On the way back from Globe, along the 60 in Superior, is the Arboretum. That's always a nice stop, too!


  7. #7


    Quote Originally Posted by DonnaR57 View Post
    On the way back from Globe, along the 60 in Superior, is the Arboretum. That's always a nice stop, too!

    Yes, Boyce Thompson Arboretum is a great stop along US 60. It is now park of the Arizona State Parks system and this time of year is especially nice. An easy day trip from the Phoenix area.

  8. #8
    Join Date
    Jan 1998
    Las Vegas, Nevada

    Default 4th Grader Program

    I was at Furnace Creek on Sunday to pick up my DV pass holder and I watched as a the NPS ranger on duty was providing the day pass to the 4th Grader who by virtue of her grade in school was providing free access for her famly to the park that day. Plus, he explained the Junior Ranger program to her. Very sweet interchange.

    Loved your report!


  9. #9

    Default Every Kid in a Park - 4th grade program until 8/31/16

    Quote Originally Posted by Mark Sedenquist View Post
    I was at Furnace Creek on Sunday to pick up my DV pass holder and I watched as a the NPS ranger on duty was providing the day pass to the 4th Grader who by virtue of her grade in school was providing free access for her famly to the park that day. Plus, he explained the Junior Ranger program to her. Very sweet interchange.
    Thanks for mentioning about the 4th grader and her family getting free admission. This year, until August 31, 2016, every 4th grader in the U.S. can receive a free federal park pass good for the student and their family through the Every Kid in A Park. A classroom teacher or parent can access the paperwork to activate this incredible program. Anyone reading this who has contact with 4th graders please share!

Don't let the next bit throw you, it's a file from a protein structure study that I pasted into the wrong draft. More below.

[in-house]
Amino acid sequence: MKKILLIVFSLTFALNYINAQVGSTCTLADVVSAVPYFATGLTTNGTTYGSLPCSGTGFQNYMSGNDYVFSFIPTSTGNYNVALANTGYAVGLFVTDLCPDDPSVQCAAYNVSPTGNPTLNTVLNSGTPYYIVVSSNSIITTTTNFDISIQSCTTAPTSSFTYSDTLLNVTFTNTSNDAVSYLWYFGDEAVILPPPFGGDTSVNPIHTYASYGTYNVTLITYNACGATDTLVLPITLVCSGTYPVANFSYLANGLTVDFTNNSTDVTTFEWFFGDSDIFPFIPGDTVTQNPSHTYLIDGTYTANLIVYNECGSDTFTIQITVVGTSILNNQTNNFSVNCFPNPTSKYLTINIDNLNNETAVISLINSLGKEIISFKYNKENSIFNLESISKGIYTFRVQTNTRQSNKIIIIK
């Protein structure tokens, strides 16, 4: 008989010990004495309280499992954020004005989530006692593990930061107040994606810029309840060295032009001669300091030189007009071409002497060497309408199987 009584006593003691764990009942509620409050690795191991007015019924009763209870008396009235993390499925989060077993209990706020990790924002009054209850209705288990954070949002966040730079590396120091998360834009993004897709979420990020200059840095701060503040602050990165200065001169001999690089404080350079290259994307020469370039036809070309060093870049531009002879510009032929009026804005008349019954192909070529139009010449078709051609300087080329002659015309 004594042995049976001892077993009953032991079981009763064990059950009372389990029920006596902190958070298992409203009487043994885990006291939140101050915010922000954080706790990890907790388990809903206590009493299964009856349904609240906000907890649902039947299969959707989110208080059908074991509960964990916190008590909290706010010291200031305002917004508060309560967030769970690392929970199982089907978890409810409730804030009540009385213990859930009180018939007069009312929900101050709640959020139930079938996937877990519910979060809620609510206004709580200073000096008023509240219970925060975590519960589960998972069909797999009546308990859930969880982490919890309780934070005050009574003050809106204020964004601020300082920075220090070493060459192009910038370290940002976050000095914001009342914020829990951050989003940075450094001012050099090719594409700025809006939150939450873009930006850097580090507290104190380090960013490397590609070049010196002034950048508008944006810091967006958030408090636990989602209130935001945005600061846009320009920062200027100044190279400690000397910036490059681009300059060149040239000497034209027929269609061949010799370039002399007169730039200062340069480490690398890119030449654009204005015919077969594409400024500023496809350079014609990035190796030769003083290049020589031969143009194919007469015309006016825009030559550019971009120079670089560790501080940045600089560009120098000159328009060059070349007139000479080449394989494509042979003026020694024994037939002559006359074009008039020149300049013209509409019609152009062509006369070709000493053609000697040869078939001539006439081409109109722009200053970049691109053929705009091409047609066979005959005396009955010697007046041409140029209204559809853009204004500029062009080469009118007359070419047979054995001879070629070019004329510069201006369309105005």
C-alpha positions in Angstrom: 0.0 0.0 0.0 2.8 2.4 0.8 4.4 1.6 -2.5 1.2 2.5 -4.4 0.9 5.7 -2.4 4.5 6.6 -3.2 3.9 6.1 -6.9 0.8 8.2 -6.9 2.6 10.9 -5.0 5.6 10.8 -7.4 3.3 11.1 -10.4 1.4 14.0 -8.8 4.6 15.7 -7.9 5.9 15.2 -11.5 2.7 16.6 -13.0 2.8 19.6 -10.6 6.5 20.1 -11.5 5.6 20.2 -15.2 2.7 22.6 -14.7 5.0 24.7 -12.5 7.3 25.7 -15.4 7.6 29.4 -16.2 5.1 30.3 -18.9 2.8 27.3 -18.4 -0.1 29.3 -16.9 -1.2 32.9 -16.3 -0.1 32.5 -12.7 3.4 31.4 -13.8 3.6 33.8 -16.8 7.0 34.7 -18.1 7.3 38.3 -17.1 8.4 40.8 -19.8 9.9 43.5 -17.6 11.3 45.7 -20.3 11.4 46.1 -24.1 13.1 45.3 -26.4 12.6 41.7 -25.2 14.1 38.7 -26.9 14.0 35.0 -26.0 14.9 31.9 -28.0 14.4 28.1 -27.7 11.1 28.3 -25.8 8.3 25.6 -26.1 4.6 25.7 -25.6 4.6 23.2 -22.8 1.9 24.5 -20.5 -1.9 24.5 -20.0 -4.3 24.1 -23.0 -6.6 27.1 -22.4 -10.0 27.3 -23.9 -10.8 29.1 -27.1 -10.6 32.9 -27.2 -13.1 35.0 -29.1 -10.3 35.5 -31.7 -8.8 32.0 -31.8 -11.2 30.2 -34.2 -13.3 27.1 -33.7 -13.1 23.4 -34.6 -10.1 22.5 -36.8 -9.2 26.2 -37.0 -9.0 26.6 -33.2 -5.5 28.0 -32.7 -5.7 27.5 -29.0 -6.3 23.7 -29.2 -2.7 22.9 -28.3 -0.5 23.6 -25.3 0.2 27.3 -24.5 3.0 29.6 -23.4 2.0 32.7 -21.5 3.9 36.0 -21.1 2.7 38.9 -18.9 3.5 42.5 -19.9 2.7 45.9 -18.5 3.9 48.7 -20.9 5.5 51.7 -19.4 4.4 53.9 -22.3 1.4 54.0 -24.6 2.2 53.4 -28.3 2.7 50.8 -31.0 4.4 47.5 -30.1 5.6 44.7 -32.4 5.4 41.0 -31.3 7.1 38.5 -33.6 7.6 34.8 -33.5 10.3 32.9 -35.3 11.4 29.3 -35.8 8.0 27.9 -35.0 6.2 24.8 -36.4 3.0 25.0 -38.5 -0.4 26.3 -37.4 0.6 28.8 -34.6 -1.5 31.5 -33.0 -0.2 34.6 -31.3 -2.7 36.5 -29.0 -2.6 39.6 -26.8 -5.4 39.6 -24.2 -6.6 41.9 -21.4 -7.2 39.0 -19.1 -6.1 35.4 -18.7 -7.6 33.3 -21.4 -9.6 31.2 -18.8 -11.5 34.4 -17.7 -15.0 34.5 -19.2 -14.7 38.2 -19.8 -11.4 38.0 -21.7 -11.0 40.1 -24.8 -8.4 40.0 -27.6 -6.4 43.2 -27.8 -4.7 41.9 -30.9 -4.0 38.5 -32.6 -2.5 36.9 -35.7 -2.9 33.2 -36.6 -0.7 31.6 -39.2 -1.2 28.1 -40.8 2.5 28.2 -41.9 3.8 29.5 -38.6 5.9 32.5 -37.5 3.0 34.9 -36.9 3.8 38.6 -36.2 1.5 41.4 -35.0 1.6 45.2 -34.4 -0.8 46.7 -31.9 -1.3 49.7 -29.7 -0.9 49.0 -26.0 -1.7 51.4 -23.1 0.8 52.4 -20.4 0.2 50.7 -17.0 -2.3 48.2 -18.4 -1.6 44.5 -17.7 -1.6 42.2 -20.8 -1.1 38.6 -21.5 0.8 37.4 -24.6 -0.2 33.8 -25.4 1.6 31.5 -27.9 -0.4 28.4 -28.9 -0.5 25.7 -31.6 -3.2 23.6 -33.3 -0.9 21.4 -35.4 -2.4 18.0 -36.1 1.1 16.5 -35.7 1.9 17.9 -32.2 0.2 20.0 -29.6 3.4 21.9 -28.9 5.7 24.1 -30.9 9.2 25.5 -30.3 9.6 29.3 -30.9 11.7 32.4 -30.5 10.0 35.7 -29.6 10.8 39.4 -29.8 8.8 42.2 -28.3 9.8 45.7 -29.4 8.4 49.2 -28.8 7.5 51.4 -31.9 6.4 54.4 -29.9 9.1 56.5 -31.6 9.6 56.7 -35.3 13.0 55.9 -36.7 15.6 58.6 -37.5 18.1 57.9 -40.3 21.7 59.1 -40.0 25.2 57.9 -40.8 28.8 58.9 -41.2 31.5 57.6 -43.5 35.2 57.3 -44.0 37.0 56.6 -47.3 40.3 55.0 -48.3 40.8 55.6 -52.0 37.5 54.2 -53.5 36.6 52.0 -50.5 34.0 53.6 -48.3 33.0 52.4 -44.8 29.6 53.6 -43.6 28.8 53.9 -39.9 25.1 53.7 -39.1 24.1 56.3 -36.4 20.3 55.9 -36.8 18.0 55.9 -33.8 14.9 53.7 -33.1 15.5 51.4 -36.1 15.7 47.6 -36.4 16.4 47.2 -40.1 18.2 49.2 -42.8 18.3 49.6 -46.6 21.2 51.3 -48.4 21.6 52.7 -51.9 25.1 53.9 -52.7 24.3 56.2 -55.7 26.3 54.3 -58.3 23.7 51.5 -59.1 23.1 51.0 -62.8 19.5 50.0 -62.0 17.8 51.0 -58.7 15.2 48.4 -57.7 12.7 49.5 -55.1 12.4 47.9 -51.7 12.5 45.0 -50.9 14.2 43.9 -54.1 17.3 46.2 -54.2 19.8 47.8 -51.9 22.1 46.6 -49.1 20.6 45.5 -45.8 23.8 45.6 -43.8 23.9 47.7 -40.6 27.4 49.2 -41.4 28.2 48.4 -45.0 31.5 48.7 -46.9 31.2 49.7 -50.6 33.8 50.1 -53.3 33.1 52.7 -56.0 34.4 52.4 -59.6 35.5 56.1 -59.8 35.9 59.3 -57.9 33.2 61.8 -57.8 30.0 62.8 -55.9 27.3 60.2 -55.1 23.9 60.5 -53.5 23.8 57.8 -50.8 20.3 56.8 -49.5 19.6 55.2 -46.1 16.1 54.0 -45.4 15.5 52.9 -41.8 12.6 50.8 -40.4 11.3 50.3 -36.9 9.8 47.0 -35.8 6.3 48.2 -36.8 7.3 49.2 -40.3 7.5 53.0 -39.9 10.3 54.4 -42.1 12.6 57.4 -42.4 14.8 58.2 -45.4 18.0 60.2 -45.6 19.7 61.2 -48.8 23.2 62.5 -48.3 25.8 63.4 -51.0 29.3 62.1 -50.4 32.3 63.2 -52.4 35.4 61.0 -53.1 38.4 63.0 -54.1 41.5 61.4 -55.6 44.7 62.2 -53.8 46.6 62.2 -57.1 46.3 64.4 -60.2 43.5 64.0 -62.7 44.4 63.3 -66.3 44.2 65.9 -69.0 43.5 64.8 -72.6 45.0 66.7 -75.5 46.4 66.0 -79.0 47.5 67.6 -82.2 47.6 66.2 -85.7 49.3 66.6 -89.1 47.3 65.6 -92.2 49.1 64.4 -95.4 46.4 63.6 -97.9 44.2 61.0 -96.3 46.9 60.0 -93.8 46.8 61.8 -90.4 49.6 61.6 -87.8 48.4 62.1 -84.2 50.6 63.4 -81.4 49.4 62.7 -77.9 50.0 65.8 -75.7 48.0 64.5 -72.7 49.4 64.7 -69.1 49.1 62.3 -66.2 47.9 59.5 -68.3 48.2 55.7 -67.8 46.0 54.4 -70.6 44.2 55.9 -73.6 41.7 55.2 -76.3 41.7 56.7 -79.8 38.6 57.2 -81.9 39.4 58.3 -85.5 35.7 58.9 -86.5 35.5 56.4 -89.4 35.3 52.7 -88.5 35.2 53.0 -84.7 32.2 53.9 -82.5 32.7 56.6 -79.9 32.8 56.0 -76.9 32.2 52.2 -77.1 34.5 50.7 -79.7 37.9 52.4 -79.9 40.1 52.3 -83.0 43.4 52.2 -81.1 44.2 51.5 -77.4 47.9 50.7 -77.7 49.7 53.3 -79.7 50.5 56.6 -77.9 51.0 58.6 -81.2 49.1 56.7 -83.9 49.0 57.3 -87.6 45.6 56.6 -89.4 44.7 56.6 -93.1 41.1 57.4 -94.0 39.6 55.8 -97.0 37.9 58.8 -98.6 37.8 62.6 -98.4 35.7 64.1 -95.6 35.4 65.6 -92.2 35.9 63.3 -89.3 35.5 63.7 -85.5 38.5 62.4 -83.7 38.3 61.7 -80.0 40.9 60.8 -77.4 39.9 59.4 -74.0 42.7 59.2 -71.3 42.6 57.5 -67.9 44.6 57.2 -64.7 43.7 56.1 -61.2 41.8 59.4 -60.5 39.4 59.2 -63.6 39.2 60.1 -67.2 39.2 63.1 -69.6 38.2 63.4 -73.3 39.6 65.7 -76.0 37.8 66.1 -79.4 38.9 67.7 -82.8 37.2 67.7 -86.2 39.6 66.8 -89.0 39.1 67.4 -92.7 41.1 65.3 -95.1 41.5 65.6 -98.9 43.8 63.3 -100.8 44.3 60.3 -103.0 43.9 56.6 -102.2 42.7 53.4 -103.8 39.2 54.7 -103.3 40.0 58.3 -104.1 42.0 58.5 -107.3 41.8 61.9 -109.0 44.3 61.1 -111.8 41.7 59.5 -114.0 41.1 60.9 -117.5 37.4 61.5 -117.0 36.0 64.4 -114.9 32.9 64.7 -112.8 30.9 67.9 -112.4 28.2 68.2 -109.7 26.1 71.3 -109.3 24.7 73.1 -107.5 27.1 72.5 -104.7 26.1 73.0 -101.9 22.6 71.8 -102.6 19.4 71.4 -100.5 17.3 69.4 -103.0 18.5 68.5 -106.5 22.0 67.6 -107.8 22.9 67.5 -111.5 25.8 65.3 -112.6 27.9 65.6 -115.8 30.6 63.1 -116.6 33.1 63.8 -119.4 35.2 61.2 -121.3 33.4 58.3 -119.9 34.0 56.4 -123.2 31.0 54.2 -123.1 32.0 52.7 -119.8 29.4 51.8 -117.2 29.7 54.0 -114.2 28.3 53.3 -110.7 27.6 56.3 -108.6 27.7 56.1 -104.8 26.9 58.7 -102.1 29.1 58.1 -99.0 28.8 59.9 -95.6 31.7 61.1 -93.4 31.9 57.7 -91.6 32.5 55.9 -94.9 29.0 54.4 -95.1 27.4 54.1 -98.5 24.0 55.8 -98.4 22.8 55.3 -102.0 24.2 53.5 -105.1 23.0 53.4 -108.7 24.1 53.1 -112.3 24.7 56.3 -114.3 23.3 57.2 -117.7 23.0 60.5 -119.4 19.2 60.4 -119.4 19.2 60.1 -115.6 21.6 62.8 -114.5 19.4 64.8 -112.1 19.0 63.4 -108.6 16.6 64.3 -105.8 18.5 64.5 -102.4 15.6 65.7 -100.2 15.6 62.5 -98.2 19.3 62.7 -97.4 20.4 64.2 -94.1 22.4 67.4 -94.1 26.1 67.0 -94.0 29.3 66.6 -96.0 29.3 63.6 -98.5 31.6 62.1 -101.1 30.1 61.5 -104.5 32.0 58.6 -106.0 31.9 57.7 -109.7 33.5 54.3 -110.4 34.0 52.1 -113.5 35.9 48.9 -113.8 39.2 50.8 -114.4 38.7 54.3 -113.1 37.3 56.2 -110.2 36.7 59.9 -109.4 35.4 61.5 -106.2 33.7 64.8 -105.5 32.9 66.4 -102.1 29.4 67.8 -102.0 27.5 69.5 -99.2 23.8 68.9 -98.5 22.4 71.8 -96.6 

10. #10

    Default Heading to Death Valley NP

    Tuesday, February 23, 2016
    Start: Tucson, AZ
    Finish: Boulder Beach Campground (NPS), Lake Mead NRA, Boulder City, NV

    We left Tucson Tuesday AM with the aim to visit a new NPS site, collect the NPS Centennial stamps at several park sites and visit Death Valley NP during the 'super bloom' that had been reported extensively. I was thrilled with the flowers I had seen and photographed during our Spring trip last March, so I was curious what a 'super bloom' looked like in comparison.

    We took a new route through Phoenix to Wickenburg, the Google recommendation. The route took us north through Phoenix, up I-17 to W. Carefree Rd, AZ 74, across to Morristown, just east of Wickenburg on US 60. For a mid-day route through Phoenix it worked very well. With the growth of Sun City and surrounding towns in the NW Phoenix metro area, this route was faster, as it has less traffic lights.

    We arrived in Nevada, gaining an hour as we crossed into Pacific Time Zone, to Lake Mead National Recreation Area in time for me to pick up a Junior Ranger booklet for this site. I worked on it at camp, Boulder Beach campground, just down the road from the visitor center. The evening light was gorgeous as we settled in for the evening.

    Across Lake Mead

    Only at a Vegas area NPS campground would you find the message about not using casino tokens to pay for camping.